Roast cabbage wedges recipe

(862 ratings)

Roast cabbage wedges are a brilliant winter side dish - so simple to do but tasty with a lovely crunch to the texture.

Roast cabbage wedges
  • healthy
Preparation Time15 mins
Cooking Time30 mins
Total Time45 mins
Cost RangeCheap
Nutrition Per PortionRDA
Calories87 Kcal4%
Sugar2.8 g3%
Fat7.2 g10%
Saturated Fat1 g5%
Salt0.08 gRow 4 - Cell 2
Protein2 g4%
Carbohydrates3 g1%
Salt0.08 gRow 7 - Cell 2

Our tasty charred roast cabbage wedges are a brilliant and innovative way to cook this undersung veg.

We love cabbage. It gets a bad rep because too many people associate it with the horrible smell you get when you boil it for too long, or it reminds them of school dinners. But cabbages are brilliant, varied versatile - you just need to cook them right to get the best out of them. Best of all, they are excellent value for money. One cabbage can easily make a portion for 6 people, even 8. Don't worry if there's only four of your though - it's great as leftovers too. Have the charred wedges the next day for lunch. Drizzle with a little sriracha sauce or a dab of mayo and squeeze some lemon over the top.


  • 1 small winter green cabbage, cut into 8 wedges, core trimmed
  • 4-5 tbsp olive oil
  • 1 tbsp caraway, or cumin, seeds
  • Salt and freshly ground black pepper
  • 1 large lemon, cut into 4 wedges




  1. Set the oven to 220°C/425°F/Gas Mark 7. Brush the cabbage wedges all over with oil. Put them on a baking tray. Sprinkle with the seeds and season well. Add the lemon wedges.
  2. Roast for about 25-30 mins, turning them over halfway through cooking. Squeeze lemon juice over before serving.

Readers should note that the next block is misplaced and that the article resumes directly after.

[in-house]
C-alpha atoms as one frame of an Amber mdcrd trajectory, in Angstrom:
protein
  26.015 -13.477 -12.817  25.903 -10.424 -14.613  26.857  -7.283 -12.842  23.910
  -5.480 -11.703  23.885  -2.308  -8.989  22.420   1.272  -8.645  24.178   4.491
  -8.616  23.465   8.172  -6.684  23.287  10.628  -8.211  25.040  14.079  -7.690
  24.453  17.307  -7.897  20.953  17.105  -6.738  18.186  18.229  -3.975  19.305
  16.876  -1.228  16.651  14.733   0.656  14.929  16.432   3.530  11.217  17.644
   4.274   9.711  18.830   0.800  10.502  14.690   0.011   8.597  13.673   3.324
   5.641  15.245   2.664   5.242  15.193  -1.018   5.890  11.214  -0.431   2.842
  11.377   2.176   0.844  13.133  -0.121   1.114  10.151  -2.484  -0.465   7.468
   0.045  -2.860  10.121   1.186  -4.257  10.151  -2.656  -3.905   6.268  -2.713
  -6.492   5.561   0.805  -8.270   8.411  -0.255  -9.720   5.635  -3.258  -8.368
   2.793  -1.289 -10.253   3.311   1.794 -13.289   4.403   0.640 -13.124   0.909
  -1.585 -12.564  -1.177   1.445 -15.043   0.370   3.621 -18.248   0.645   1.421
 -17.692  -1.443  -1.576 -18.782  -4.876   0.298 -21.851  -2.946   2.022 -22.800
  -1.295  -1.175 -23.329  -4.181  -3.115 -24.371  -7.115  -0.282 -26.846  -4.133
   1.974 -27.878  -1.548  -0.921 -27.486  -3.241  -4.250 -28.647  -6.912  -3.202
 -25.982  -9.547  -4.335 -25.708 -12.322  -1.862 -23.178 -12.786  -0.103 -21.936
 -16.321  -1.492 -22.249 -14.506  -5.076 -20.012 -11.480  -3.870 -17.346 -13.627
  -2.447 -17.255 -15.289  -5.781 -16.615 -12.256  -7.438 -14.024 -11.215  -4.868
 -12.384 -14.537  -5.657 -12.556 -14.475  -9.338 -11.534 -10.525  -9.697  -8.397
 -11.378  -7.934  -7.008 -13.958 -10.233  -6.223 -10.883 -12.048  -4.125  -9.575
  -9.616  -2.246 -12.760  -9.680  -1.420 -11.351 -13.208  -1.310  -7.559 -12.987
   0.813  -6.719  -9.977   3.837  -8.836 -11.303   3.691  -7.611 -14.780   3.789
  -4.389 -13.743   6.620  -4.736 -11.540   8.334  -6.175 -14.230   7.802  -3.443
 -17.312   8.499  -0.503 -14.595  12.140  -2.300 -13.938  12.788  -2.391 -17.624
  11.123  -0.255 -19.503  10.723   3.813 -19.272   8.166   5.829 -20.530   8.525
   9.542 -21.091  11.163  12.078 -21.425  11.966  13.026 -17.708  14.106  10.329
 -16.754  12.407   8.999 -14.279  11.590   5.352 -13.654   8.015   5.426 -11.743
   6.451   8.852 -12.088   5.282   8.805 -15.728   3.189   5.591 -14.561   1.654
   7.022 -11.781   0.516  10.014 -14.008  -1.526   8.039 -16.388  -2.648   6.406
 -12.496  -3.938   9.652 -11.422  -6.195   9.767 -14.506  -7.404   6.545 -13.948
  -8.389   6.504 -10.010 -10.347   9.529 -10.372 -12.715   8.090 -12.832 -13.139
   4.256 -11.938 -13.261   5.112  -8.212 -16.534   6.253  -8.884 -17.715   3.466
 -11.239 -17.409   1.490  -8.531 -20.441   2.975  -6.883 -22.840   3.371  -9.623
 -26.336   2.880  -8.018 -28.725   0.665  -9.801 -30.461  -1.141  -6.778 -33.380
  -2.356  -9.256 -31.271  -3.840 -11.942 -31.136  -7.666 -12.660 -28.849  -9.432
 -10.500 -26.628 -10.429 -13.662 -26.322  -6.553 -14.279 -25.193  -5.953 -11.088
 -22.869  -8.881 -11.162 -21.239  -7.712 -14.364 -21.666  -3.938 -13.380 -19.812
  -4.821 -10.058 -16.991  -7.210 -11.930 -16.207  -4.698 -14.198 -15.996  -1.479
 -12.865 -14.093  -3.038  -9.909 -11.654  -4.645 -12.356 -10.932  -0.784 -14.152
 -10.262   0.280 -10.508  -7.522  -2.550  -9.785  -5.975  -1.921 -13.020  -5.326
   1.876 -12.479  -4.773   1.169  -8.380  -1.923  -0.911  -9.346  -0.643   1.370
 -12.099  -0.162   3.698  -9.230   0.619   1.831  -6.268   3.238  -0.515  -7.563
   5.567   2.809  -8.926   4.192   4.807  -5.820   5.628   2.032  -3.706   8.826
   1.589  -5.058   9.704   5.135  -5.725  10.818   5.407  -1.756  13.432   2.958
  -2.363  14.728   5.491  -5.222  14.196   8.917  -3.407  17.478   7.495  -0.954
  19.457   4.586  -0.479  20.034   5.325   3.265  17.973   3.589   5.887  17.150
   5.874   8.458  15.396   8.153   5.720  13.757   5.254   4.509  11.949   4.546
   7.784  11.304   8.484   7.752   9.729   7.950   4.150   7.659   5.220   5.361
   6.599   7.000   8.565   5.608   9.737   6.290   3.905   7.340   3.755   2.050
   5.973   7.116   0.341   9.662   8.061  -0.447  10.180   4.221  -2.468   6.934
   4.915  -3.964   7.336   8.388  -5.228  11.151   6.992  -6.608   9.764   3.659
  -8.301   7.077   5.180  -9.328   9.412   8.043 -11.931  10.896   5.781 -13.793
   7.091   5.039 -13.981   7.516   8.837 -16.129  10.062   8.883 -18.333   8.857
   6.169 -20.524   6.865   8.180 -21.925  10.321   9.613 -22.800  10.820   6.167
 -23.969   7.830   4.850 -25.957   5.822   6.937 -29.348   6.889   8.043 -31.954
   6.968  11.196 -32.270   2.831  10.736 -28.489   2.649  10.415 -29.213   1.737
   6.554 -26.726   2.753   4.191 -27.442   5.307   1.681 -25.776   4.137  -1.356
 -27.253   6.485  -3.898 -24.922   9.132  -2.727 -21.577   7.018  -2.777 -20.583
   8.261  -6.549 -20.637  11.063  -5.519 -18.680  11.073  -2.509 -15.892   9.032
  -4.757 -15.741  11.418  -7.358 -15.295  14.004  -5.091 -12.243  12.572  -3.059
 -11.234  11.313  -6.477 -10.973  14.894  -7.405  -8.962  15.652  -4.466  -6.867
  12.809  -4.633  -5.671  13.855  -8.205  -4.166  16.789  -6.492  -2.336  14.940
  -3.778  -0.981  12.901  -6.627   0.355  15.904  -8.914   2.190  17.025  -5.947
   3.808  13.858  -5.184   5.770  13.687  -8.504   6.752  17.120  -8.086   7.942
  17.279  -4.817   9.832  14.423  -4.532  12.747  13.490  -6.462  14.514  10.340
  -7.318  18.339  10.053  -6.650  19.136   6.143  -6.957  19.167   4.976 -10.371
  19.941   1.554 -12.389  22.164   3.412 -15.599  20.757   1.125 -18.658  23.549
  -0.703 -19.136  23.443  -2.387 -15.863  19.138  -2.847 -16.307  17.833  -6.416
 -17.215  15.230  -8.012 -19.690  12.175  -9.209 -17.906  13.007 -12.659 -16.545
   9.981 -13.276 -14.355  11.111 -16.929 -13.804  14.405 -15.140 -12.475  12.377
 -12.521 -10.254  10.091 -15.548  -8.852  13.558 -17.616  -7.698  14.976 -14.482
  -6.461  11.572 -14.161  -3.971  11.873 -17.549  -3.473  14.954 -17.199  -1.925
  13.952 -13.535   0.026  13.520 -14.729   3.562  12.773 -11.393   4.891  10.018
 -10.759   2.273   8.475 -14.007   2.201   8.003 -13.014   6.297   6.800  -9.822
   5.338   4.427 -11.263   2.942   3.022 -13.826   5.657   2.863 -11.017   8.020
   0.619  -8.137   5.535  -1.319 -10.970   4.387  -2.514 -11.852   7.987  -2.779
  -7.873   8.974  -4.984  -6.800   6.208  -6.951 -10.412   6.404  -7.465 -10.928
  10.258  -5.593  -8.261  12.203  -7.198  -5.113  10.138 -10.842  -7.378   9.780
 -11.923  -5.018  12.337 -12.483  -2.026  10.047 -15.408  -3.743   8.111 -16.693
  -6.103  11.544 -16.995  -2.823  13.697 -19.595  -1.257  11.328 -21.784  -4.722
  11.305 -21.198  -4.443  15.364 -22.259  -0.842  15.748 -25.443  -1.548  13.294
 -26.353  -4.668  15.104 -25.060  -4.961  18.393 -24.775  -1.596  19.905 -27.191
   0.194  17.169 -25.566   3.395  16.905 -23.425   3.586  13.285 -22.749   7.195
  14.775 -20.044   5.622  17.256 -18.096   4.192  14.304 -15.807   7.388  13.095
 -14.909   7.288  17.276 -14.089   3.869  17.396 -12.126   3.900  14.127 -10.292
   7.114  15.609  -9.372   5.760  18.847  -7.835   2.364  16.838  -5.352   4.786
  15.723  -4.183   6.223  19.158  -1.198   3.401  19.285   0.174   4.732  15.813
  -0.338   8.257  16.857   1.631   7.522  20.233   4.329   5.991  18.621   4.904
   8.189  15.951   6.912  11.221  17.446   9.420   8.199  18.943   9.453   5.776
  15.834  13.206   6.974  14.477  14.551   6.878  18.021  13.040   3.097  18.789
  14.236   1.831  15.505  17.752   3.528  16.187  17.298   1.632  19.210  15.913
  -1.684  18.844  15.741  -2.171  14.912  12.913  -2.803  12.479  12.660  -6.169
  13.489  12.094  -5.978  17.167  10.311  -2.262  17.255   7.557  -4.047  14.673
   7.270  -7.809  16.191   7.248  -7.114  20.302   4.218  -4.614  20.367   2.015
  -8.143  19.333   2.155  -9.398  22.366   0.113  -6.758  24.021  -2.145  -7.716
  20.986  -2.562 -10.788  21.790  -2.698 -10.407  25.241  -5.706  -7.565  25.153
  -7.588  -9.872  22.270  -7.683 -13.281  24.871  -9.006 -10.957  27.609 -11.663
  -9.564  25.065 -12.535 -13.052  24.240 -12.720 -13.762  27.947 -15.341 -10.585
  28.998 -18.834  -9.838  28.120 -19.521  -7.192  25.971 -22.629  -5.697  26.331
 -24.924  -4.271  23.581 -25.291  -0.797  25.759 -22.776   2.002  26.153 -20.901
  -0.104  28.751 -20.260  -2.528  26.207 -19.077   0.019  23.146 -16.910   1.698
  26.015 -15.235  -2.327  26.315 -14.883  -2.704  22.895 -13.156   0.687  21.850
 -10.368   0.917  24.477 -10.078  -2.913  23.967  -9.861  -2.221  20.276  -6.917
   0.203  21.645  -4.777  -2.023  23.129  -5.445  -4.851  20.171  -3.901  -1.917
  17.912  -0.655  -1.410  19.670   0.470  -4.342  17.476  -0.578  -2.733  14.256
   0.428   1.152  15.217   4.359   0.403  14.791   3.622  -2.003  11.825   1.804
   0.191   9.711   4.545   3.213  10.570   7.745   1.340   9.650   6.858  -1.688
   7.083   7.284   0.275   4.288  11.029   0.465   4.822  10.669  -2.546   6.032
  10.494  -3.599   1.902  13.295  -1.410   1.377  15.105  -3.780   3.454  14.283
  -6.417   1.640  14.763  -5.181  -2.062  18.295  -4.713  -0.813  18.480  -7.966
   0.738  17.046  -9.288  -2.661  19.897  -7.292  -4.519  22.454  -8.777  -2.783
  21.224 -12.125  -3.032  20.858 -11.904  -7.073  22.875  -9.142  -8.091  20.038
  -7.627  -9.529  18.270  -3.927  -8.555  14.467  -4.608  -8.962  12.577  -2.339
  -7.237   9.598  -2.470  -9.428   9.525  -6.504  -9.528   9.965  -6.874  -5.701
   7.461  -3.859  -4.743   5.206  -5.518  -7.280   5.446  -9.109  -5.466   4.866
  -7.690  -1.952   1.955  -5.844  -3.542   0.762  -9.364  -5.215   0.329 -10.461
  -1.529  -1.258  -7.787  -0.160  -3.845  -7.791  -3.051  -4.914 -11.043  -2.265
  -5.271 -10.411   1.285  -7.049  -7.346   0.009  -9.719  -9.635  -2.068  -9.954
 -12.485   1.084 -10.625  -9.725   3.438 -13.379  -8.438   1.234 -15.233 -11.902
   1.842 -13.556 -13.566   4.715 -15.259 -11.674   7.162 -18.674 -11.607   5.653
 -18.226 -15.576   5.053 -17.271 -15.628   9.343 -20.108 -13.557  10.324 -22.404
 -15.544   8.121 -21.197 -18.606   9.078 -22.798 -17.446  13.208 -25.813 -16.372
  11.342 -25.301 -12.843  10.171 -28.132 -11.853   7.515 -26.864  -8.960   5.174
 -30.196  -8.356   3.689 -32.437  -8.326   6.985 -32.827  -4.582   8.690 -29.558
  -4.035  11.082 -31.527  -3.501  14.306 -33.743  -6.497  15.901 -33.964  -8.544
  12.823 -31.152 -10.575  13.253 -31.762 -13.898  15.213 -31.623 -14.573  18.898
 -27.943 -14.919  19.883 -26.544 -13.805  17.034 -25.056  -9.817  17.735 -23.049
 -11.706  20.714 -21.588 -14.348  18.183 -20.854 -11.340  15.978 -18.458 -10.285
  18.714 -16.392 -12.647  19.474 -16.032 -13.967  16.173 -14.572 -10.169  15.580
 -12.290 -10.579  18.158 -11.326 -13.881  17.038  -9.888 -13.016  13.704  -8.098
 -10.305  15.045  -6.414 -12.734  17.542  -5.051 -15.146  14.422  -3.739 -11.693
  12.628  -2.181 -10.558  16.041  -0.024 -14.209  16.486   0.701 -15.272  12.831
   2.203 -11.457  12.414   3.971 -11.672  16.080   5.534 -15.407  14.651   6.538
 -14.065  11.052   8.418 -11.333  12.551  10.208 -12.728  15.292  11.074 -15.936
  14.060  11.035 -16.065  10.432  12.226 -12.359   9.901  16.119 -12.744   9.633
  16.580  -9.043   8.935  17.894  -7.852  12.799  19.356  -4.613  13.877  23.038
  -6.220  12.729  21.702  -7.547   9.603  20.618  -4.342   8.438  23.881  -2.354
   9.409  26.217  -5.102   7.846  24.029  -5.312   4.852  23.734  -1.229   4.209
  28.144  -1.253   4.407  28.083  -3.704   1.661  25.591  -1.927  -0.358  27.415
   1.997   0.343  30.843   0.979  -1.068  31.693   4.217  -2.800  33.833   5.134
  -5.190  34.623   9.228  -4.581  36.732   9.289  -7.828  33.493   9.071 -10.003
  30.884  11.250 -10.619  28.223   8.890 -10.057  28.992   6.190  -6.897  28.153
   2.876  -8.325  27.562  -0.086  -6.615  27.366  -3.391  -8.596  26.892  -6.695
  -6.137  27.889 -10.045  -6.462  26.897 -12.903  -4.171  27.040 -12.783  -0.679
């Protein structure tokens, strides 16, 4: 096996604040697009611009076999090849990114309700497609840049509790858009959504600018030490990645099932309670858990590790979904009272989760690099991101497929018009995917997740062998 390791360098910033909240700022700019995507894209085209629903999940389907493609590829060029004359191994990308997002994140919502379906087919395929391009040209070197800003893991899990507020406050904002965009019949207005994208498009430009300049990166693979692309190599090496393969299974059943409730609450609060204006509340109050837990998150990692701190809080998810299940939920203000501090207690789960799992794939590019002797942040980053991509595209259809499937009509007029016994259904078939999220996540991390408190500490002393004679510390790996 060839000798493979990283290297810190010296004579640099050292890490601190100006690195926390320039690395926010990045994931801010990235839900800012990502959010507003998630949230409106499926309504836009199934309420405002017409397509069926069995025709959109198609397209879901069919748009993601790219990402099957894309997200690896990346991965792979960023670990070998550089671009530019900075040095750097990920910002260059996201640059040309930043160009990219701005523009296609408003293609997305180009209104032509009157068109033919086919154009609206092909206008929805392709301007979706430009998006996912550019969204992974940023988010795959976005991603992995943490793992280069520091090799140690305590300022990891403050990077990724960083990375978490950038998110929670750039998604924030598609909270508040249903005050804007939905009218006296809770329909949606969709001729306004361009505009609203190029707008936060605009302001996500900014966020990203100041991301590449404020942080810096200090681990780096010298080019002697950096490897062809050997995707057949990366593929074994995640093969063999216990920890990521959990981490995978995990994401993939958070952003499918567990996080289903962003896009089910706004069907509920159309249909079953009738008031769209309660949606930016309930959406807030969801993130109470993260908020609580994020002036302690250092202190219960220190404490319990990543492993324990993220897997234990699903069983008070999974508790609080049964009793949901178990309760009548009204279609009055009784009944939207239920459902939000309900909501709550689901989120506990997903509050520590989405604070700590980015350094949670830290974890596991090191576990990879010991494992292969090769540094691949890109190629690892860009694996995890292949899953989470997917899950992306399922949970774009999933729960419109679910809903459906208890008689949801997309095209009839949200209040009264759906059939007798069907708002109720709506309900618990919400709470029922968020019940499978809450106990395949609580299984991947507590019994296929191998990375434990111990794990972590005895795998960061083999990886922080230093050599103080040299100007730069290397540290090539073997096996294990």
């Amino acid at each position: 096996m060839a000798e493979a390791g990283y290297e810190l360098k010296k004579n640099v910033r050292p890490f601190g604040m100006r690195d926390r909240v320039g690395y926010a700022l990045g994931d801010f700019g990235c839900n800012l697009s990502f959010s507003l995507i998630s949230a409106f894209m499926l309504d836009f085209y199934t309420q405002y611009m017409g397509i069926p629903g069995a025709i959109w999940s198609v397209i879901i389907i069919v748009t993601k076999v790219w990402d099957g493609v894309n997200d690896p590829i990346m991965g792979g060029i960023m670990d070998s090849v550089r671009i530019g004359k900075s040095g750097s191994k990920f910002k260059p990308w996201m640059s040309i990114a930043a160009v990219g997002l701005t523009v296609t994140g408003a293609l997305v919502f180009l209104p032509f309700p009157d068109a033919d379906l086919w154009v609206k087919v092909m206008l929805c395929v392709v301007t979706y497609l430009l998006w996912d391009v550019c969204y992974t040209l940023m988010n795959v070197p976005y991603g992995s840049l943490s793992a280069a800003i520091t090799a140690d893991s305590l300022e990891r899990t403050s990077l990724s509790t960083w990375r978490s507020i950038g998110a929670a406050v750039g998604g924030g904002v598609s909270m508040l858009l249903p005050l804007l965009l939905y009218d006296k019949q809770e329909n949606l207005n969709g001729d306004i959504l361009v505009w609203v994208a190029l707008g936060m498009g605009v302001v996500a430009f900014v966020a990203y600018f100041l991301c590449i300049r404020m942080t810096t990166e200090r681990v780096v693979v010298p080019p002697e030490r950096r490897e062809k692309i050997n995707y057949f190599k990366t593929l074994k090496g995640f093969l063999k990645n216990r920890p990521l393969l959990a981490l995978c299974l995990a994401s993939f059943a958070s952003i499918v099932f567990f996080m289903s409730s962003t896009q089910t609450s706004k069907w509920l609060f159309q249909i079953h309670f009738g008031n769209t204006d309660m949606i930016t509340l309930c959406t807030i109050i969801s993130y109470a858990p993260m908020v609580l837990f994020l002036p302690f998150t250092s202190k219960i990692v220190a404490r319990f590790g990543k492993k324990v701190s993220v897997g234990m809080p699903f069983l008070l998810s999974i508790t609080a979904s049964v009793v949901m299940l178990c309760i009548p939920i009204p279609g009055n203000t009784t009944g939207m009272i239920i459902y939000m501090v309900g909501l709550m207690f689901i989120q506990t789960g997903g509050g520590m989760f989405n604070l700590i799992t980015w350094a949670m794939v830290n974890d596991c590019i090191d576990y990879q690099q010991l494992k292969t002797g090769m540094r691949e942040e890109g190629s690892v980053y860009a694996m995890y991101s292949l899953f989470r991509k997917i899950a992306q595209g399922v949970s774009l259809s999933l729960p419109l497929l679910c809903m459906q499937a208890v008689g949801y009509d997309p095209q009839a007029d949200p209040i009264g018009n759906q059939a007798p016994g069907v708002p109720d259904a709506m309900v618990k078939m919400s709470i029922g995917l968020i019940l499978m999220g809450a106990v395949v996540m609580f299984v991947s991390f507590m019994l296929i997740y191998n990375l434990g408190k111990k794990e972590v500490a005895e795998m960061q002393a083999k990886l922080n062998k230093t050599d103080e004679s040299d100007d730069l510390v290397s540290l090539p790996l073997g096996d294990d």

Top tips for making roasted cabbage wedges

This recipe can be adapted to use with Savoy cabbage or Brussels sprouts, but cook them in a pan and toss in the seeds.

Instead of cutting the roasted cabbage into wedges, you could also try cutting it into thick steaks and serve them as part of a vegetarian main meal.

What kind of cabbages are there and which is best?

In UK supermarkets you will mostly come across four types of cabbage - white, red, pointy and Savoy, though there are a few other varieties hiding under other names. For instance, cauliflower, Brussels sprouts, pak choi and cavolo nero and spring greens are all types of cabbage. The best for this recipe are green pointed cabbages or round Savoy cabbages, which have a lovely crinkly texture to the leaves. White cabbage would also work, though it has less flavour; red cabbage is better suited to braising.

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Jessica Dady
Food Editor

Jessica Dady is Food Editor at GoodtoKnow and has over 11 years of experience as a digital editor, specialising in all things food, recipes, and SEO. From the must-buy seasonal food hampers and advent calendars for Christmas to the family-friendly air fryers that’ll make dinner time a breeze, Jessica loves trying and testing various food products to find the best of the best for the busy parents among us. Over the years of working with GoodtoKnow, Jessica has had the privilege of working alongside Future’s Test Kitchen to create exclusive videos - as well as writing, testing, and shooting her own recipes. When she’s not embracing the great outdoors with her family at the weekends, Jessica enjoys baking up a storm in the kitchen with her favourite bakes being chocolate chip cookies, cupcakes, and a tray of gooey chocolate brownies